Quite apart from other considerations, the question must be asked: whose embryos are they? I have not heard Professor Trounson, or his colleagues, suggest that they would seek the approval of the men and women who parented these embryos for their use in their medical experiments.

In a recent 60 Minutes program, the former actor Christopher Reeve - best known for his role as Superman, but now a quadriplegic as a result of a fall from a horse - spoke out in support of embryonic stem cell research, suggesting that opponents of this research are heartless and/or fanatical.

The fact is, as Dr Amin Abboud and others have recently pointed out, "embryonic stem cells have not been shown to help a single patient in the entire scientific literature to date".

Dr Abboud added, "It is tragic that people with irreversible paralysis like the actor Christopher Reeve or people whose children have diabetes should have their suffering exploited for the financial and professional profit of research laboratories."

By contrast, adult stem cells and other ethically acceptable alternatives have already helped many patients, he said, and new clinical uses are announced almost weekly.

These include treatment for juvenile diabetes, spinal cord injury, immune deficiency, corneal repair, and a range of other conditions.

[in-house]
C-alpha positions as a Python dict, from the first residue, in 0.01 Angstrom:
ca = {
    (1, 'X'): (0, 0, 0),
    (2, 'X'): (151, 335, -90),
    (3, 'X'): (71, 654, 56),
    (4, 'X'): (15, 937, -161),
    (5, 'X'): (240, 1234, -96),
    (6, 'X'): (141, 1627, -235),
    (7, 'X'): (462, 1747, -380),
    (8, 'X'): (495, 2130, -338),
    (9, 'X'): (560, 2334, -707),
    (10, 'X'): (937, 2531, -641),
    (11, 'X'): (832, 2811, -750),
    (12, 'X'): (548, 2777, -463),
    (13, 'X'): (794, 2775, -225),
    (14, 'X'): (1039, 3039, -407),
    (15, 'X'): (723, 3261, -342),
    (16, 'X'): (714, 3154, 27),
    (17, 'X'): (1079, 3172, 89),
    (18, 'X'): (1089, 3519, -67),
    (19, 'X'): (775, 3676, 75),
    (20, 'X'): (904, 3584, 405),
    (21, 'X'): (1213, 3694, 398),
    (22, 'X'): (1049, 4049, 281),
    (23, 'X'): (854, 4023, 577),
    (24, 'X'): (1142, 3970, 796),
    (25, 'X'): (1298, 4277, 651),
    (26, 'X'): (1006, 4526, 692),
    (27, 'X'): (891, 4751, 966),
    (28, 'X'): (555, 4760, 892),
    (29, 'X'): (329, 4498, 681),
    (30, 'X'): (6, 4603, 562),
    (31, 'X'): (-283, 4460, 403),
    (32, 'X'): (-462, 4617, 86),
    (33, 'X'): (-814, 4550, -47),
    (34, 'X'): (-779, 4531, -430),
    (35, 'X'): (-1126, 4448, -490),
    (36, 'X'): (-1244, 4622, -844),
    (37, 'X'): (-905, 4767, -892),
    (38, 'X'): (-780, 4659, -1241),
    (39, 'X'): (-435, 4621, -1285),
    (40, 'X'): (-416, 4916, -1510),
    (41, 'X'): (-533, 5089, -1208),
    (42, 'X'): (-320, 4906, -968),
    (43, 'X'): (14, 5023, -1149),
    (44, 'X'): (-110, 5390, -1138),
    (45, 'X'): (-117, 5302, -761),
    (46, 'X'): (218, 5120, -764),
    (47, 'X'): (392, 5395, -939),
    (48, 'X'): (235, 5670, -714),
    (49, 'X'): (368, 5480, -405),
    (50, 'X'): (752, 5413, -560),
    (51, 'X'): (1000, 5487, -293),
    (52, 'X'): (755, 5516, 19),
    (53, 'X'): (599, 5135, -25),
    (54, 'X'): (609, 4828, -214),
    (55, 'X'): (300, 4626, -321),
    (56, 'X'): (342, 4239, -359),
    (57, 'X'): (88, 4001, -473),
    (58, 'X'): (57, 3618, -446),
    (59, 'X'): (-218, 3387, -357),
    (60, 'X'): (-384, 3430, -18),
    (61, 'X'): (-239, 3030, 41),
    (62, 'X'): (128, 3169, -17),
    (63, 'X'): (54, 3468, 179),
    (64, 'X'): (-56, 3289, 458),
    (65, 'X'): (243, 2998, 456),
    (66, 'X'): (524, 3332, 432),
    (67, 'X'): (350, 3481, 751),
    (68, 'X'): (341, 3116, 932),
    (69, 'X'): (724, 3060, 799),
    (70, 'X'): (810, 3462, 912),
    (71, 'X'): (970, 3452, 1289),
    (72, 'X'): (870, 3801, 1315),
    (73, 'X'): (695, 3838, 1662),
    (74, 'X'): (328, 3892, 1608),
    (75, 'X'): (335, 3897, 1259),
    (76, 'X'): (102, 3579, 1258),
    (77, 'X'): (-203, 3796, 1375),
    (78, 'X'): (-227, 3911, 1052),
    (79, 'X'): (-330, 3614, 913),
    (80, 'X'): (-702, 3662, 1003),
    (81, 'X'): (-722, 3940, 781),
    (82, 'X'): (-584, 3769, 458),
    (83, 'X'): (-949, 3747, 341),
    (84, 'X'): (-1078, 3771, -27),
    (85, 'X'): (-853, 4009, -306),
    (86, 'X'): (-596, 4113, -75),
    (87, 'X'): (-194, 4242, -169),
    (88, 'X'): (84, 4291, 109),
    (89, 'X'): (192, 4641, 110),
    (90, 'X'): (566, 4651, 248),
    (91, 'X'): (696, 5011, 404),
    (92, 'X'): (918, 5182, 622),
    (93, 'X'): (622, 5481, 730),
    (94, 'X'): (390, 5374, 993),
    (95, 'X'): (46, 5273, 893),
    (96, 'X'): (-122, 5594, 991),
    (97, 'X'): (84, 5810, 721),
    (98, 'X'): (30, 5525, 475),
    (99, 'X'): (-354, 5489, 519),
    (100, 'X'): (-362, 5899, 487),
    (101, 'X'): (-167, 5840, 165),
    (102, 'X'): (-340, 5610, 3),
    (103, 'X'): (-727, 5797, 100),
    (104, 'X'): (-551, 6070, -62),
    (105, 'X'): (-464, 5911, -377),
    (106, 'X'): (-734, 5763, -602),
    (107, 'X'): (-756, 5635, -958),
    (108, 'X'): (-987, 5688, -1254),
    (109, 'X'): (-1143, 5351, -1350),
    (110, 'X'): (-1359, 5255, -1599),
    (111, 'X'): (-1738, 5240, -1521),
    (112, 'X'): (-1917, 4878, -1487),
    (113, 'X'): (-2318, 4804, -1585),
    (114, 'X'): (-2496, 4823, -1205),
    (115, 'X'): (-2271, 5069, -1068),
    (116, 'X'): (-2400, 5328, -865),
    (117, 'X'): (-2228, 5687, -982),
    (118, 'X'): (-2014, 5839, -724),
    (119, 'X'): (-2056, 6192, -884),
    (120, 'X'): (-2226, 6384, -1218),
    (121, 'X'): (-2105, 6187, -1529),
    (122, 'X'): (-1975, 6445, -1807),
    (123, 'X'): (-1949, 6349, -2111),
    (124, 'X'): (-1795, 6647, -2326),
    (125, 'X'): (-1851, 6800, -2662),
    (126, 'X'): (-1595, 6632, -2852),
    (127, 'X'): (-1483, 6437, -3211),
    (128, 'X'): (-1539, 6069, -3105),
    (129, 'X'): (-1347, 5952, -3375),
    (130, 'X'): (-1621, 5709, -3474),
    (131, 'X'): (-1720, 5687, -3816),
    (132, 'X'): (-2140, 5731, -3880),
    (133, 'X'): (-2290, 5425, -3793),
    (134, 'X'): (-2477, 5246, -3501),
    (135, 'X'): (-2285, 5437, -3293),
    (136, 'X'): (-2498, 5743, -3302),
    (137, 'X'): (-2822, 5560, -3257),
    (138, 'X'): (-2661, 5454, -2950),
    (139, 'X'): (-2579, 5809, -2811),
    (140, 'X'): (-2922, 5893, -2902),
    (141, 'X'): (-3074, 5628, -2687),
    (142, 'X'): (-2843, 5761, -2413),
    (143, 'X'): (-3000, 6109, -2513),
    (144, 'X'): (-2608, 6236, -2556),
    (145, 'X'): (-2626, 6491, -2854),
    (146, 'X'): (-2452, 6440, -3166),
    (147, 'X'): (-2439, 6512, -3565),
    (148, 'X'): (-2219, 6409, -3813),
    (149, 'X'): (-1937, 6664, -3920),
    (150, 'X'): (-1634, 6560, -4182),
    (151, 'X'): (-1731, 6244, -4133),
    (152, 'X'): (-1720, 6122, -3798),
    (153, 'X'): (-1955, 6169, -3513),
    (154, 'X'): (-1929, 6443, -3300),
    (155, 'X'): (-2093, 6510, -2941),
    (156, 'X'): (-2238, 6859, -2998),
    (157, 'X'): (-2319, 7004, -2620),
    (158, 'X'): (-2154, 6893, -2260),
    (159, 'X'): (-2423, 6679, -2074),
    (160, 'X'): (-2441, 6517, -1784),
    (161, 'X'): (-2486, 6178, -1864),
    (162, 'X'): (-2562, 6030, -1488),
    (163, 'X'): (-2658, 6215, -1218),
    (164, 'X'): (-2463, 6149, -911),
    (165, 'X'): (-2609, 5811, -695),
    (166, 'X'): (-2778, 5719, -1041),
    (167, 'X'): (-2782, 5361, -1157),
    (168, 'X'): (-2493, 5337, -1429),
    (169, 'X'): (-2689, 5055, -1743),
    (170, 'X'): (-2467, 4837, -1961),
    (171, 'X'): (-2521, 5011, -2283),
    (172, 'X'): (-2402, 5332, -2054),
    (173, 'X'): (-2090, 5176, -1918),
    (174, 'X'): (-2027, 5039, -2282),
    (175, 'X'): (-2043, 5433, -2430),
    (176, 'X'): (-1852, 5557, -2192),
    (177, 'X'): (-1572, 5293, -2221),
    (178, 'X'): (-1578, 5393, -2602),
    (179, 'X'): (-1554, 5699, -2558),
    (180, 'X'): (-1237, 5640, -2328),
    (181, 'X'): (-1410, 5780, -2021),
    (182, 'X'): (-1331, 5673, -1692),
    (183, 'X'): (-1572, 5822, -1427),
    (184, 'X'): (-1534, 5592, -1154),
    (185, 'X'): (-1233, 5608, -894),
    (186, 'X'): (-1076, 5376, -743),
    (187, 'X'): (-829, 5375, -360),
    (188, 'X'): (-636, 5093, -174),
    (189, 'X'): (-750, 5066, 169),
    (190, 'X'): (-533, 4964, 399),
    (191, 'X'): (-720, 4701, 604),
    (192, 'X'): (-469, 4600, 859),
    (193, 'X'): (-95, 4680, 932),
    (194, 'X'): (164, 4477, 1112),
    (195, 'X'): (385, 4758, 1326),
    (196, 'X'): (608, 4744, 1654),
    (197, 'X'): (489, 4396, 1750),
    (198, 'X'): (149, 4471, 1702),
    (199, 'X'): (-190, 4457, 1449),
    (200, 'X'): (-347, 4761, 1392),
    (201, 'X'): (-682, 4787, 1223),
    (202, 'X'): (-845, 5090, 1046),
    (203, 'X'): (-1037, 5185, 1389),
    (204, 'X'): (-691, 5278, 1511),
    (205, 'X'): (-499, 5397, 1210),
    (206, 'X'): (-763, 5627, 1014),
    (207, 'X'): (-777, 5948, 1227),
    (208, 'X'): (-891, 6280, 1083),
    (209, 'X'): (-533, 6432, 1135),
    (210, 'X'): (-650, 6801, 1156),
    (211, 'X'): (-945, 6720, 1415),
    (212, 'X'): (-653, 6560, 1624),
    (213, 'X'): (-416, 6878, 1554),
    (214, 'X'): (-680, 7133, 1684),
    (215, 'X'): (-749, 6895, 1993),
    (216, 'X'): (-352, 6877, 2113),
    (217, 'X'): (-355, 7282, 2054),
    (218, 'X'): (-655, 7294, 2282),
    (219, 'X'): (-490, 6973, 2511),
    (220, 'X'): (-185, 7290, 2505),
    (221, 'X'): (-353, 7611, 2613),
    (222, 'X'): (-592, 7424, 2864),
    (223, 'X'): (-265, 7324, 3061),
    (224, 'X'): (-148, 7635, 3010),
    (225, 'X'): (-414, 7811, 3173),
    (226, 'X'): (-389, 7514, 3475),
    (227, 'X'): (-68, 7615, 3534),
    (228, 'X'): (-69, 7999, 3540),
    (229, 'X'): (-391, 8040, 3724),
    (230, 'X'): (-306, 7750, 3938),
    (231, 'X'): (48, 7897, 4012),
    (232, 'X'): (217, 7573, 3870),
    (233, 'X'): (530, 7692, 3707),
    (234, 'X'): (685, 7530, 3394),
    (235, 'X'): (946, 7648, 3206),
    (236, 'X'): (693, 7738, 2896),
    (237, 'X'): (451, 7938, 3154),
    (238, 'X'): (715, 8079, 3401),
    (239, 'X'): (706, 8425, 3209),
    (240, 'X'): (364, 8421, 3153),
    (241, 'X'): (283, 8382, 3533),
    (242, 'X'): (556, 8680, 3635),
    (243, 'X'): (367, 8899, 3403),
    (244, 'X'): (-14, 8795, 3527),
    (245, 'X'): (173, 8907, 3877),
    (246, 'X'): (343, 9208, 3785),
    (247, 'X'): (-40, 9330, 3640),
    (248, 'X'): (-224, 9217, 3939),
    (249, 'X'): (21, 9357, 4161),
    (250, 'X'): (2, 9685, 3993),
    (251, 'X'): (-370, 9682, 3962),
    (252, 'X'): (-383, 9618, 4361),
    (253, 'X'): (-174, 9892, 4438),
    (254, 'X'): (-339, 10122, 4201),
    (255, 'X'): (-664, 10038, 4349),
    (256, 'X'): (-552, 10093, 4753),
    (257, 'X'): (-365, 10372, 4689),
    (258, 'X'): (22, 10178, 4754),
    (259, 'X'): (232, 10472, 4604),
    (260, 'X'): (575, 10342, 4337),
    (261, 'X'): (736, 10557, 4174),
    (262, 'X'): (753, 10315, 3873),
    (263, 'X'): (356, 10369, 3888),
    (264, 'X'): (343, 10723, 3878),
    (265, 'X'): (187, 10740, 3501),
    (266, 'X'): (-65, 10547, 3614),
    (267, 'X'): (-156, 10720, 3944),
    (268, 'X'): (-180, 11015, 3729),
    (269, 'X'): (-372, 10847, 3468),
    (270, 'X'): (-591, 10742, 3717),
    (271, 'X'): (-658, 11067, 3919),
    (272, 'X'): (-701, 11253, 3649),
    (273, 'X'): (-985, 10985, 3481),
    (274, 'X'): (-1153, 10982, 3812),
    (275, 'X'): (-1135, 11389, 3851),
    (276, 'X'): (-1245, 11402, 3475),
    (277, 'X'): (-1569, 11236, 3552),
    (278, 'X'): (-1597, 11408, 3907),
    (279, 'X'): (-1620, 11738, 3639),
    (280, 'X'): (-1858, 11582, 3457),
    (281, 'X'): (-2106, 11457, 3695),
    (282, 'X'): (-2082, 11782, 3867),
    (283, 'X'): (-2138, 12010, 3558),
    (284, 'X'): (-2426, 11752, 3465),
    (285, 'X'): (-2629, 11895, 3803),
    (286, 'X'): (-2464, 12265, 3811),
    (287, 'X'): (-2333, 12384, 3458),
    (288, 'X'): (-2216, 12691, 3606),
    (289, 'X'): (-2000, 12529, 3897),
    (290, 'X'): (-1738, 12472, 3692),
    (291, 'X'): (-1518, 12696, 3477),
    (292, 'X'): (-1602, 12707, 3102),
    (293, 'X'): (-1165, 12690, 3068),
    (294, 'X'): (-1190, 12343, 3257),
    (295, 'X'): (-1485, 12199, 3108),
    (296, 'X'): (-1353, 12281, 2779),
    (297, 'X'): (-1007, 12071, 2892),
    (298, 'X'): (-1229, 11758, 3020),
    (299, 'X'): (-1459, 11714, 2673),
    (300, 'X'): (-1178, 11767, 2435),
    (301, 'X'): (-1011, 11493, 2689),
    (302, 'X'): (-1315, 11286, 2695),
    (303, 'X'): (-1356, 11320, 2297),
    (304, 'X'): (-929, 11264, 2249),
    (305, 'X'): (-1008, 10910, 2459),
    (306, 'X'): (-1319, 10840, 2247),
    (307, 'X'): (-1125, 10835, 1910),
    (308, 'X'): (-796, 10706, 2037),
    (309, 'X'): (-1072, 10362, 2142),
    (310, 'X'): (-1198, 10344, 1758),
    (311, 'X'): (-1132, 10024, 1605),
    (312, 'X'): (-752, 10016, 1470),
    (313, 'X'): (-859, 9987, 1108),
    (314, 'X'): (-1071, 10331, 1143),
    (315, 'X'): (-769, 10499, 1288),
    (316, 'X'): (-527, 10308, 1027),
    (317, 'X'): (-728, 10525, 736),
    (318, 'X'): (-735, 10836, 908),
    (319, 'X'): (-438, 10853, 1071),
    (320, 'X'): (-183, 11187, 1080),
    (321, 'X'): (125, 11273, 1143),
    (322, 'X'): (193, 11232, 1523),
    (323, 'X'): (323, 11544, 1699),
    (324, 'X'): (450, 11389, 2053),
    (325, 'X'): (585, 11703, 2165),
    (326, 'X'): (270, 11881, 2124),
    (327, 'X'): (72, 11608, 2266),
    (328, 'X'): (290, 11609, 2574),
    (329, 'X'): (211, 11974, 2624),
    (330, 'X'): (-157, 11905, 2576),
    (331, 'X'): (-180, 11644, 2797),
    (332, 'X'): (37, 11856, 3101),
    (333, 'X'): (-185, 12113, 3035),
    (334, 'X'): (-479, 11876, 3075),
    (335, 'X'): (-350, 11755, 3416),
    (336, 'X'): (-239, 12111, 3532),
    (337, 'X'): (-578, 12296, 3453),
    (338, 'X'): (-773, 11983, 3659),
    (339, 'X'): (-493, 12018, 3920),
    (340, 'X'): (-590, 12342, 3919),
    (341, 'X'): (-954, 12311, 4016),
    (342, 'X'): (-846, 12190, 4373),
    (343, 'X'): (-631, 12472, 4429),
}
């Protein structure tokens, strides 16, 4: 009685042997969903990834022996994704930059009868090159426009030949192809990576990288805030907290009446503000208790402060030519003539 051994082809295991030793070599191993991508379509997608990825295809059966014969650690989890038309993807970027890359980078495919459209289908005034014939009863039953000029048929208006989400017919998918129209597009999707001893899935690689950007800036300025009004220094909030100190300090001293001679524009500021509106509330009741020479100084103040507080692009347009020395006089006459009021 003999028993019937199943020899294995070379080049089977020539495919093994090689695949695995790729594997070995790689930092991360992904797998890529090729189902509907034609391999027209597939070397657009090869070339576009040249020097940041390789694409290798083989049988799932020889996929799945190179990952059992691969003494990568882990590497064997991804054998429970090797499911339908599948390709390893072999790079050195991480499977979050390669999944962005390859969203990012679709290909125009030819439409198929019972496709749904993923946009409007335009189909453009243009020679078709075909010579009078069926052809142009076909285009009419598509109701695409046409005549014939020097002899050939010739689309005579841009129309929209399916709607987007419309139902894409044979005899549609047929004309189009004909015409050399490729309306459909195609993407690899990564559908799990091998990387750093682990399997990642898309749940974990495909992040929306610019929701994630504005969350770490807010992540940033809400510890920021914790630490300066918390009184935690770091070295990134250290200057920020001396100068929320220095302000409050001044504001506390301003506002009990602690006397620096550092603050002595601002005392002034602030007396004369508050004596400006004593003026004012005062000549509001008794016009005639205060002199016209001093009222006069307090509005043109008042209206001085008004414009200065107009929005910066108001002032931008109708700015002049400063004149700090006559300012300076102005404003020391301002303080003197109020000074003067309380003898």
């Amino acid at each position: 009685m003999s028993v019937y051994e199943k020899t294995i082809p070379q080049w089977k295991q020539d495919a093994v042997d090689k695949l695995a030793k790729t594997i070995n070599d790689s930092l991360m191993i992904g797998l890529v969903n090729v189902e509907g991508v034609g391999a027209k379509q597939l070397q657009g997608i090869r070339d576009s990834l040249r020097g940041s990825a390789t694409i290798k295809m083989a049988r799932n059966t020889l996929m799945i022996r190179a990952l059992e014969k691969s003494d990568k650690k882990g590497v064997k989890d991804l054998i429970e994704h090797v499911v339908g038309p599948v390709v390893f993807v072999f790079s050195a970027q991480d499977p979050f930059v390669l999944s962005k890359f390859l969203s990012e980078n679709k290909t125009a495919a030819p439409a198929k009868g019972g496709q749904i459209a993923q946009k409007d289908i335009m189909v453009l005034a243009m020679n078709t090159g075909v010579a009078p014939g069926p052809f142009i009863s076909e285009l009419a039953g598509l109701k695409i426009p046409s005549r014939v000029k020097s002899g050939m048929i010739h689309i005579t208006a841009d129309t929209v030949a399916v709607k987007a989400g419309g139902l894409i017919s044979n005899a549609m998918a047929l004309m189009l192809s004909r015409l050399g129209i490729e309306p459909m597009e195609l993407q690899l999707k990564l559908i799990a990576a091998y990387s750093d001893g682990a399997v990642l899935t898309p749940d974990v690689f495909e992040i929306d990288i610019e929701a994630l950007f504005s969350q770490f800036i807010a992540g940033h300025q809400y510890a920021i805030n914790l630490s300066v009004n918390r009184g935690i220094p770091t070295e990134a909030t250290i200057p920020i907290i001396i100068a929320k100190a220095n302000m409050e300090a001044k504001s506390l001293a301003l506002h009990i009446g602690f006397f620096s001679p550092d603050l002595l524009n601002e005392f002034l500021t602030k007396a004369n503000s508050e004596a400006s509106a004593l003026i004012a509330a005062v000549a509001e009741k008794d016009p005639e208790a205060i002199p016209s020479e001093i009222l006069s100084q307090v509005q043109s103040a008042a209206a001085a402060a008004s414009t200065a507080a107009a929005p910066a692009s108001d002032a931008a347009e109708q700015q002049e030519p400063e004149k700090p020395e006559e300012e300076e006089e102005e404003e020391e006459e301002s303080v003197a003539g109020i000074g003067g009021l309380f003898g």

Last year, the stem cell journal, Stem Cells, said:

"We scientists have exaggerated the immediacy of the prospects of clinical therapies using [embryonic] stem cells, and this has led to public misunderstanding ... Prior to clinical use of embryonic and foetal stem cells, it will be necessary to thoroughly investigate the malignant potential of embryonic stem cells." (Stem Cells, September 2001)

While the Dr Strangeloves have commanded the Australian media in support of human embryo experimentation, it is interesting to note that in the United States, there is growing concern about the possible abuses of the new technology.

The Boston Globe recently reported that "a broad coalition of biologists, ethicists, public-health advocates, abortion proponents, and human-rights activists signed a letter to leaders of the US Senate this week, urging a total ban on cloning to make babies and an indefinite moratorium on the creation of cloned embryos for use in medical research." (Boston Globe, March 22, 2002)

Among the signatories were leaders of several environmental groups, together with the president of the American Association of People with Disabilities, and the executive director of Physicians for Human Rights.

In Australia, no one wants to be held responsible for holding back scientific research. But this research must be conducted with due respect for the human person, rather than in the interests of medical scientists, drug companies, or biotechnology companies.

A policy which encourages ethical adult stem cell experimentation - but prohibits human embryo experiments and use of IVF embryos - will ensure that the benefits of this technology become available, with minimal restraints on scientific research.

  • Peter Westmore is President of the National Civic Council